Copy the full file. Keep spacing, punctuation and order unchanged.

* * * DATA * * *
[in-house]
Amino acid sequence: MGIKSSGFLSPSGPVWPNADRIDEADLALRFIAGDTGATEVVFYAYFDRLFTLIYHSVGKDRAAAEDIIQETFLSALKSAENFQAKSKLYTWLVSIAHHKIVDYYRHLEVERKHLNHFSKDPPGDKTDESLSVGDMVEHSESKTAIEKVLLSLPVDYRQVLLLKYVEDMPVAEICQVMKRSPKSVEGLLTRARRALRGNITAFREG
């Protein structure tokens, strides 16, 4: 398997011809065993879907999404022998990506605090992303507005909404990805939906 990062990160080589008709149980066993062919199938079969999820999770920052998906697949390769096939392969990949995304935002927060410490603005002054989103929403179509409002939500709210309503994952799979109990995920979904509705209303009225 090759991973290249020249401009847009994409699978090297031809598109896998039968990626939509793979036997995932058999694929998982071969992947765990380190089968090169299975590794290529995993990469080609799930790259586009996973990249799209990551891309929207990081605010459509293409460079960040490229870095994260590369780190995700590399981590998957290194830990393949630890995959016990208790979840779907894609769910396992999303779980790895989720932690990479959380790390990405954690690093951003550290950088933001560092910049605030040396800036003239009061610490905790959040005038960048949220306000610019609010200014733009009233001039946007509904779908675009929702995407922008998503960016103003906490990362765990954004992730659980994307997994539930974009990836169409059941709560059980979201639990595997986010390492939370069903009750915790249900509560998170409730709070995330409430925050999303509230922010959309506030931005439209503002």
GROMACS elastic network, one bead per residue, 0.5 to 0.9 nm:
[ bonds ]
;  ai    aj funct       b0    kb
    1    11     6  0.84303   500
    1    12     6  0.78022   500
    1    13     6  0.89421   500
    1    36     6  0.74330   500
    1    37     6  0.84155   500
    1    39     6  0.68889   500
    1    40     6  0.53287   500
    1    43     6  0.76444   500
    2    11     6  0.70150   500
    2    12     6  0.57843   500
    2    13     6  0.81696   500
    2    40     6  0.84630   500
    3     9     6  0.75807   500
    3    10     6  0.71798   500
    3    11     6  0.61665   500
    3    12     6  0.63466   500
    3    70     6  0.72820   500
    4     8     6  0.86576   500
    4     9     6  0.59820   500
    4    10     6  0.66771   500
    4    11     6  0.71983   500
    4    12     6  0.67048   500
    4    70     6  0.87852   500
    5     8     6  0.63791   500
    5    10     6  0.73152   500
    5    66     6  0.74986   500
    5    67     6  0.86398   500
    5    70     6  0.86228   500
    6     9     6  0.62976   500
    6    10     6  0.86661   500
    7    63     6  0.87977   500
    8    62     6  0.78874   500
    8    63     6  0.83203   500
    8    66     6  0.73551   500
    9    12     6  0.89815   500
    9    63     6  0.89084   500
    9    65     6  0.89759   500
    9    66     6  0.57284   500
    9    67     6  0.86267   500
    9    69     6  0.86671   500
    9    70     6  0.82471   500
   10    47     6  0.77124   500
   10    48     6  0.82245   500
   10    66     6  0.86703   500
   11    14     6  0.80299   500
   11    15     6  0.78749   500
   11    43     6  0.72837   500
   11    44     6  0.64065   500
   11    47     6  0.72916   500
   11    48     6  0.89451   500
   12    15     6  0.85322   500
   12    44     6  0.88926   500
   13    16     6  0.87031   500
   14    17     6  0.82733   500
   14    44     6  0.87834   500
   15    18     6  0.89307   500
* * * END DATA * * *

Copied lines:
[in-house]
Amino acid sequence: MGIKSSGFLSPSGPVWPNADRIDEADLALRFIAGDTGATEVVFYAYFDRLFTLIYHSVGKDRAAAEDIIQETFLSALKSAENFQAKSKLYTWLVSIAHHKIVDYYRHLEVERKHLNHFSKDPPGDKTDESLSVGDMVEHSESKTAIEKVLLSLPVDYRQVLLLKYVEDMPVAEICQVMKRSPKSVEGLLTRARRALRGNITAFREG
């Protein structure tokens, strides 16, 4: 398997011809065993879907999404022998990506605090992303507005909404990805939906 990062990160080589008709149980066993062919199938079969999820999770920052998906697949390769096939392969990949995304935002927060410490603005002054989103929403179509409002939500709210309503994952799979109990995920979904509705209303009225 090759991973290249020249401009847009994409699978090297031809598109896998039968990626939509793979036997995932058999694929998982071969992947765990380190089968090169299975590794290529995993990469080609799930790259586009996973990249799209990551891309929207990081605010459509293409460079960040490229870095994260590369780190995700590399981590998957290194830990393949630890995959016990208790979840779907894609769910396992999303779980790895989720932690990479959380790390990405954690690093951003550290950088933001560092910049605030040396800036003239009061610490905790959040005038960048949220306000610019609010200014733009009233001039946007509904779908675009929702995407922008998503960016103003906490990362765990954004992730659980994307997994539930974009990836169409059941709560059980979201639990595997986010390492939370069903009750915790249900509560998170409730709070995330409430925050999303509230922010959309506030931005439209503002």
GROMACS elastic network, one bead per residue, 0.5 to 0.9 nm:
[ bonds ]
;  ai    aj funct       b0    kb
    1    11     6  0.84303   500
    1    12     6  0.78022   500
    1    13     6  0.89421   500
    1    36     6  0.74330   500
    1    37     6  0.84155   500
    1    39     6  0.68889   500
    1    40     6  0.53287   500
    1    43     6  0.76444   500
    2    11     6  0.70150   500
    2    12     6  0.57843   500
    2    13     6  0.81696   500
    2    40     6  0.84630   500
    3     9     6  0.75807   500
    3    10     6  0.71798   500
    3    11     6  0.61665   500
    3    12     6  0.63466   500
    3    70     6  0.72820   500
    4     8     6  0.86576   500
    4     9     6  0.59820   500
    4    10     6  0.66771   500
    4    11     6  0.71983   500
    4    12     6  0.67048   500
    4    70     6  0.87852   500
    5     8     6  0.63791   500
    5    10     6  0.73152   500
    5    66     6  0.74986   500
    5    67     6  0.86398   500
    5    70     6  0.86228   500
    6     9     6  0.62976   500
    6    10     6  0.86661   500
    7    63     6  0.87977   500
    8    62     6  0.78874   500
    8    63     6  0.83203   500
    8    66     6  0.73551   500
    9    12     6  0.89815   500
    9    63     6  0.89084   500
    9    65     6  0.89759   500
    9    66     6  0.57284   500
    9    67     6  0.86267   500
    9    69     6  0.86671   500
    9    70     6  0.82471   500
   10    47     6  0.77124   500
   10    48     6  0.82245   500
   10    66     6  0.86703   500
   11    14     6  0.80299   500
   11    15     6  0.78749   500
   11    43     6  0.72837   500
   11    44     6  0.64065   500
   11    47     6  0.72916   500
   11    48     6  0.89451   500
   12    15     6  0.85322   500
   12    44     6  0.88926   500
   13    16     6  0.87031   500
   14    17     6  0.82733   500
   14    44     6  0.87834   500
   15    18     6  0.89307   500